The next few blogs this week will address each in turn.  I solicit your comments about your experiences, what your school is doing with RTI, and how you'd like to see teaching change (for the better).  During your implementation of RTI, what have you learned?  There are even books such as Beyond the RTI Pyramid which have study guides to help you work through those answers.  After all, our resolutions (at least some of them) should be on behalf of our students and their families.

RTI is first and foremost "a prevention model", according to the Commission.

Are you seeing the form of RTI being implemented in your school or district as "just more work"?

Or, is it resulting in less referrals to special education, extensive intervention and diagnosed learning disabilities?

One of the purposes of RTI is to prevent unnecessary referrals (and perhaps premature ones) to those programs.

What a grand idea!  Giving students what they need in order to succeed.  Here's hoping that it makes its way from these high ideals down to the everyday classroom.  The National What Works Clearinghouse gives some guidelines of their own that can help make sure that happens.

One of the best ways I've seen for doing that is for the entire school staff to be on the same page:  literacy coaches/ reading specialists, librarians/media specialists, other staff specialists and classroom teachers, along with administration.  You may have heard of a "problem solving model" for RTI.   Is that happening where you are? How is it working?  What problems have you encountered in getting the end results you want?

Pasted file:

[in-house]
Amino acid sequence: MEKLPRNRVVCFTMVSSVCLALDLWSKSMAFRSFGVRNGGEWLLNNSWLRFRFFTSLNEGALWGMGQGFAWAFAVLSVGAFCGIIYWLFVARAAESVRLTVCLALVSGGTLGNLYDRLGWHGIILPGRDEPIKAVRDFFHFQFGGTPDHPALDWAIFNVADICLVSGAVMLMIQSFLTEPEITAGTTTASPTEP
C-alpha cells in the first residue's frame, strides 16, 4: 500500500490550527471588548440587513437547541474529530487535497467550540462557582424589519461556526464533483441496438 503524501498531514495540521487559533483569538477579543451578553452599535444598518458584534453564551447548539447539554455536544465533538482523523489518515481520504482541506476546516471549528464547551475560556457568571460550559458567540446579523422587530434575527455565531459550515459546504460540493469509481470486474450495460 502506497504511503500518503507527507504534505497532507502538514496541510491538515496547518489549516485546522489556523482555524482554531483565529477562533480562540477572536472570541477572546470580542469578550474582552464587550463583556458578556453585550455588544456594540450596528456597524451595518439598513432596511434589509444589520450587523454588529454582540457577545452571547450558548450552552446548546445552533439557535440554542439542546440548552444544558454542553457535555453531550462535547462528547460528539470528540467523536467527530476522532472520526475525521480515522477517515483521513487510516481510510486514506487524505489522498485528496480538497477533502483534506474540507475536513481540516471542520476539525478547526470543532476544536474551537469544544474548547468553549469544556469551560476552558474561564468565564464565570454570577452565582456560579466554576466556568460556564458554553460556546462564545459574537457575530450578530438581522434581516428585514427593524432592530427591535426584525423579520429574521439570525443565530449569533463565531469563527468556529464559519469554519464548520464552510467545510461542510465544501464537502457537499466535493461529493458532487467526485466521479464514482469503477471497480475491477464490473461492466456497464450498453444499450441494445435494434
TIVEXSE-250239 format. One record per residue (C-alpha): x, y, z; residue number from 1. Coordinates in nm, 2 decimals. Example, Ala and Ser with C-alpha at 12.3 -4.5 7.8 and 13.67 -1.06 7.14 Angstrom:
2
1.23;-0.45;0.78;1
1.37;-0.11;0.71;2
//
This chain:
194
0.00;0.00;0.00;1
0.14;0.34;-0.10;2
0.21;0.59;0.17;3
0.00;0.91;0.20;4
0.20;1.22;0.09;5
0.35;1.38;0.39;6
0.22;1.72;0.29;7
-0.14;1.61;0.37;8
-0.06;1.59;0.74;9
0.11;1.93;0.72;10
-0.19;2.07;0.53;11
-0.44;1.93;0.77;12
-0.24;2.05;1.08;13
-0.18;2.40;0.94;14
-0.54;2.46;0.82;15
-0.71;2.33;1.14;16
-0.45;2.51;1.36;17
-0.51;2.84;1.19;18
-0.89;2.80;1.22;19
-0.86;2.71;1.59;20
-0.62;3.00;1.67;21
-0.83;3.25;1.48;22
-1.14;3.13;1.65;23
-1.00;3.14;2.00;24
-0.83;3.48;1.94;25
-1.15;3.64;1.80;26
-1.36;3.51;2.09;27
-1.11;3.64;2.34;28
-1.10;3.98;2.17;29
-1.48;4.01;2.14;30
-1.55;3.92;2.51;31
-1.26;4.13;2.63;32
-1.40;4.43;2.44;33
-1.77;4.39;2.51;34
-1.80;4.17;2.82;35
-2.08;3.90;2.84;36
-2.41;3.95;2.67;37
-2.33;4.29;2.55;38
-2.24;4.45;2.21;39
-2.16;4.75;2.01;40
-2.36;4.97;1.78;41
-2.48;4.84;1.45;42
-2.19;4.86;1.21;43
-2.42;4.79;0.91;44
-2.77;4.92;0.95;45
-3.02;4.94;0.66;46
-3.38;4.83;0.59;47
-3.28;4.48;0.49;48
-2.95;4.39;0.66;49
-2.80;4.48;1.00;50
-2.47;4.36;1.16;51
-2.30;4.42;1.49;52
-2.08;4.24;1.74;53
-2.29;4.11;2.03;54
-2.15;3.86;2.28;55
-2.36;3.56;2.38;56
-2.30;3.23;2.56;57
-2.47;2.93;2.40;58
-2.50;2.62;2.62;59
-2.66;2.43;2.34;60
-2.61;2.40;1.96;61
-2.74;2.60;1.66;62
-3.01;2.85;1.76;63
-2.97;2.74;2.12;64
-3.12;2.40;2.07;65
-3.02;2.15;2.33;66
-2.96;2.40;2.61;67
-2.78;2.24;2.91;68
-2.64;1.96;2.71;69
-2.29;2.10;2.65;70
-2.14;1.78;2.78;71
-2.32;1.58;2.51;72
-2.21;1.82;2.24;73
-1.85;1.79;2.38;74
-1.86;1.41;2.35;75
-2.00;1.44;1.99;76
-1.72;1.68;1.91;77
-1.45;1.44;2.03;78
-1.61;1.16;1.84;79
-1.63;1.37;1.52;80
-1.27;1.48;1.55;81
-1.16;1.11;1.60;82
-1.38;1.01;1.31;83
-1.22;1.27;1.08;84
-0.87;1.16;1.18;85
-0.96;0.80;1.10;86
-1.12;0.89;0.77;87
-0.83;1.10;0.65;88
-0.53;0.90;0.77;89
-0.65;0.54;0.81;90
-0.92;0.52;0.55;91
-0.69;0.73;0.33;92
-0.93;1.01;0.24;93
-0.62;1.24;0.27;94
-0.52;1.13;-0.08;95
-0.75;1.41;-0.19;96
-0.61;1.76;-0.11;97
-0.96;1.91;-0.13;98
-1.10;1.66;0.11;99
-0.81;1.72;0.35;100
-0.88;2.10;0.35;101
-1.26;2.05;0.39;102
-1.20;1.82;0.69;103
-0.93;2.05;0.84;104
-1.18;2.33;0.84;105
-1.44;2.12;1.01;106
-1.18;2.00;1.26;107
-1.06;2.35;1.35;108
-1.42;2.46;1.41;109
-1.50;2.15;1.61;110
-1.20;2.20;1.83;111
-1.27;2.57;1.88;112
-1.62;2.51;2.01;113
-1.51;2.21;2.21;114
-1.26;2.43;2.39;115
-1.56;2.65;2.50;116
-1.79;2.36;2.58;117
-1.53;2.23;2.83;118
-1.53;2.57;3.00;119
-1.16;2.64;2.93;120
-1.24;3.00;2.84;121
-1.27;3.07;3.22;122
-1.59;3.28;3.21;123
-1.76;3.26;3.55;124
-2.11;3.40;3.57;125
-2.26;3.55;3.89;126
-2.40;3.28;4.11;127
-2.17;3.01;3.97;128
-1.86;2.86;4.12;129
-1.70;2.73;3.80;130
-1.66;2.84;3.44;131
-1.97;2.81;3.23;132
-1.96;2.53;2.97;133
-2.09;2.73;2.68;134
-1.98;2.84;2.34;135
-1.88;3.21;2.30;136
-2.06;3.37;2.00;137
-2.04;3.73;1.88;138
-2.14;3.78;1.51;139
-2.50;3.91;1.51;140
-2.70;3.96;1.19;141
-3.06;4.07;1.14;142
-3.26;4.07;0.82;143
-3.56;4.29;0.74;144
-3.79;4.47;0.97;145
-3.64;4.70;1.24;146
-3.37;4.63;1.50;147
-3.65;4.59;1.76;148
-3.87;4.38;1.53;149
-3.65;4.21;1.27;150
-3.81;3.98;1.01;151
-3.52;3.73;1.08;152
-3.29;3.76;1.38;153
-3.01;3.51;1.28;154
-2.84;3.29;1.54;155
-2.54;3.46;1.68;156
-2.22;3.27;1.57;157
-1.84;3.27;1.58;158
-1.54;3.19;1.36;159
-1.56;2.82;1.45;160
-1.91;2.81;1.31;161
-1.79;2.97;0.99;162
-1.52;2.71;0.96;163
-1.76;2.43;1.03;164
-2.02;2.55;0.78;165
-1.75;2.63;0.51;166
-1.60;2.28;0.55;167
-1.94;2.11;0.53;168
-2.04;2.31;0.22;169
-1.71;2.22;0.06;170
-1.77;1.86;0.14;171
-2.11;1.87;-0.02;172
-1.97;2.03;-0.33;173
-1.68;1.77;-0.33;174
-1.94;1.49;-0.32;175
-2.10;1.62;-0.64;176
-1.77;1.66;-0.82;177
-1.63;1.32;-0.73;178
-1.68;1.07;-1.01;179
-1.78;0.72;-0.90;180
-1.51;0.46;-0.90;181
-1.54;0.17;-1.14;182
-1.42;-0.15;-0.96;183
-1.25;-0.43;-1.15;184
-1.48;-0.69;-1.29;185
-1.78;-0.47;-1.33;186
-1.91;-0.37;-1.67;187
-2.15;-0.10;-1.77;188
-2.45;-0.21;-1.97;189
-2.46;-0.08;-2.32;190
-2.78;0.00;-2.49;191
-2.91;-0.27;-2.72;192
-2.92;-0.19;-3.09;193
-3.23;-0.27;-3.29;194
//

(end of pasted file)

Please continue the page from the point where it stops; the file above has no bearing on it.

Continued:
Another way schools can insure proper implementation of RTI is to include parent education as part of the solution. There is a great resource to share with parents from NH's Parent Information Center which explains  RTI in a family-friendly format.   It may be that this helps you understand RTI better too.

When I talk about involving parents, I don't mean lecturing to parents about what they "ought to do".  That's counterproductive.  Instead I mean a genuine respect for what they can bring to the table in terms of authentic "in the real world" applications to what is being taught in the classroom. After all, what motivation will we give students of any sort to succeed and learn if they do not see any meaning for their lives?  That is nowhere more important than in the area of literacy.

Parent involvement as a part of RTI also means giving families information in a format that is friendly to them.  For some of you, that will be during parent/teacher conferences, for others through a website posting or email blast.  Think about your parent base at your school before you plan how to make them a part of RTI.  Your job of evaluating and identifying students, helping them at the various tiers will be easier with the engagement of families.

More later this week - add your comments and stay tuned!